Background. The patients' ability to appraise their
quality of life in schizophrenia was studied by
examining the reliability and the validity of self-rated quality of
Methods. Sixty-three symptomatically stable patients with
schizophrenia (DSM-IV) receiving
maintenance treatment were evaluated over a 4-week period. The
subjects were asked to appraise
their quality of life at weekly intervals on a single item global
quality of life measure, as well as the
self-administered sickness impact profile. The patients' quality
of life was also rated by a clinician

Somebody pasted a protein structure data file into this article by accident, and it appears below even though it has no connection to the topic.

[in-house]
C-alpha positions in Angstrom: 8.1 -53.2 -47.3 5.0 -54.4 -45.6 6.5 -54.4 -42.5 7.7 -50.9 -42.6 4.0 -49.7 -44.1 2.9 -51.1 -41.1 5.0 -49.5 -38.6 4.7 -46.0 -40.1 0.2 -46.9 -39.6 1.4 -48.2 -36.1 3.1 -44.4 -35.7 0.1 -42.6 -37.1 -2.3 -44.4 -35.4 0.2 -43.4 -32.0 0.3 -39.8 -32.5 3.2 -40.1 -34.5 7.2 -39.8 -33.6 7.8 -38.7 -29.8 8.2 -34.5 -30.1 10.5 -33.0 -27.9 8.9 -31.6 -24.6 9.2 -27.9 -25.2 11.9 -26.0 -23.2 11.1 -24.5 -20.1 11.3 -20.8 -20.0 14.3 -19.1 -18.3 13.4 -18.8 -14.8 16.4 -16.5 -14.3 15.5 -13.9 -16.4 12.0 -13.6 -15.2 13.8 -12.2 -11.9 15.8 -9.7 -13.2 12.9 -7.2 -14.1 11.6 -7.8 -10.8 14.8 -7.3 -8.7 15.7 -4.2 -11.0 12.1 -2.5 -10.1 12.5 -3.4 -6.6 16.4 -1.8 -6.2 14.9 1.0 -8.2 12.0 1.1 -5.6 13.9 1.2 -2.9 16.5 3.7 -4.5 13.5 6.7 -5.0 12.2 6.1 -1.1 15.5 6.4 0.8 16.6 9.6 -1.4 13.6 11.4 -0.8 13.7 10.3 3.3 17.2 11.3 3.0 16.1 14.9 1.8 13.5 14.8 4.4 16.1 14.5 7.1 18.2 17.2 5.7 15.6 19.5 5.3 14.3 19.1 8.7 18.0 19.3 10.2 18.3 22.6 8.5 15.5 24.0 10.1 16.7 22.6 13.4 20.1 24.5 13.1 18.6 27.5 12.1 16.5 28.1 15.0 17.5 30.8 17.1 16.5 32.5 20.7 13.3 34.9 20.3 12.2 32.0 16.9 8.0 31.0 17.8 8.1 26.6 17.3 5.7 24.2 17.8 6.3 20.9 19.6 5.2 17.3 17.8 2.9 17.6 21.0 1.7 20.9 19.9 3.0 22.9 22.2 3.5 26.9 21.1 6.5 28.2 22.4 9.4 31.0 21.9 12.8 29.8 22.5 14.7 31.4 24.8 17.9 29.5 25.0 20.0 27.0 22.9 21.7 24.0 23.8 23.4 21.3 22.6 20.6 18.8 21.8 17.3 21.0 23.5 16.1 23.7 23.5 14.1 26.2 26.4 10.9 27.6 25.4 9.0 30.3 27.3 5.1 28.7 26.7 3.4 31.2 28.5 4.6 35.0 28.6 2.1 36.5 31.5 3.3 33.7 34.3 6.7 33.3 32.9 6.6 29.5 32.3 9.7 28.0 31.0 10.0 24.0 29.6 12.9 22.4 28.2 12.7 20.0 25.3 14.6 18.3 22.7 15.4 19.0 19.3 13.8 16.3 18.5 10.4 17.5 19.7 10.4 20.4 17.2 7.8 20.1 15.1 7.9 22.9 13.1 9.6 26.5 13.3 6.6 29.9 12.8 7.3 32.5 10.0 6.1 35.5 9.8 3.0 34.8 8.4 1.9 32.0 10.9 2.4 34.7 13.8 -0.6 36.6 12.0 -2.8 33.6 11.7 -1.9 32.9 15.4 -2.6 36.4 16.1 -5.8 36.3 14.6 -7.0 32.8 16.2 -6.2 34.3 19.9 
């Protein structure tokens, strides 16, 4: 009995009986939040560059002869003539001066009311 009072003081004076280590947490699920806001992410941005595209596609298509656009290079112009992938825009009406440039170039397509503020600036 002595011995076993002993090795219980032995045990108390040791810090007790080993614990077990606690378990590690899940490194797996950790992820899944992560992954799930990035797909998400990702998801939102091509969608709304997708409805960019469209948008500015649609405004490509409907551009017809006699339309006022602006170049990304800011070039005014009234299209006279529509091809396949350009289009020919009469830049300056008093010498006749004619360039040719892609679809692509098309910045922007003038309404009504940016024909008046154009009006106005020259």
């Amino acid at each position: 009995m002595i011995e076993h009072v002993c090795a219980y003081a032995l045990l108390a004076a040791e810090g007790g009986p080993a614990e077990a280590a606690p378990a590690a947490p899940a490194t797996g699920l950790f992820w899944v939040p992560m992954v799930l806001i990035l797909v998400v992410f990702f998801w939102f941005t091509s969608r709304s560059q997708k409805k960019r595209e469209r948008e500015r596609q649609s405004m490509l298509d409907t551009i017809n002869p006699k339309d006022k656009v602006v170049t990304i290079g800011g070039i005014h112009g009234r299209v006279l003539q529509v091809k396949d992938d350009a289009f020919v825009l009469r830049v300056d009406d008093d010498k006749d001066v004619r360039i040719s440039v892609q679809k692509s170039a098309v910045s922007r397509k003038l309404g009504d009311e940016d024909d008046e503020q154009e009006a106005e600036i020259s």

using the social performance schedule and the global assessment
scale of functioning; and clinical
aspects such as the severity of psychotic symptoms, neurocognitive
deficits, dose of medications,
and side effects were documented with standardized measures.
Results. The results indicated that the patients'
self-reports were highly consistent over the 4 weeks,
and the quality of life ratings correlated significantly with the
clinician's estimates. The patients'
quality of life was predictably influenced by the severity of their
symptoms, side effects, cognitive
deficits and the dose of their antipsychotic medication, but the
reliability of their reports was not materially affected by these factors.
Conclusions. It is concluded that clinically compliant and
stable patients with schizophrenia can
evaluate and report their quality of life with a high degree of
reliability and concurrent validity,
implying that self-report measures are potentially useful tools in
clinical trials and outcome studies.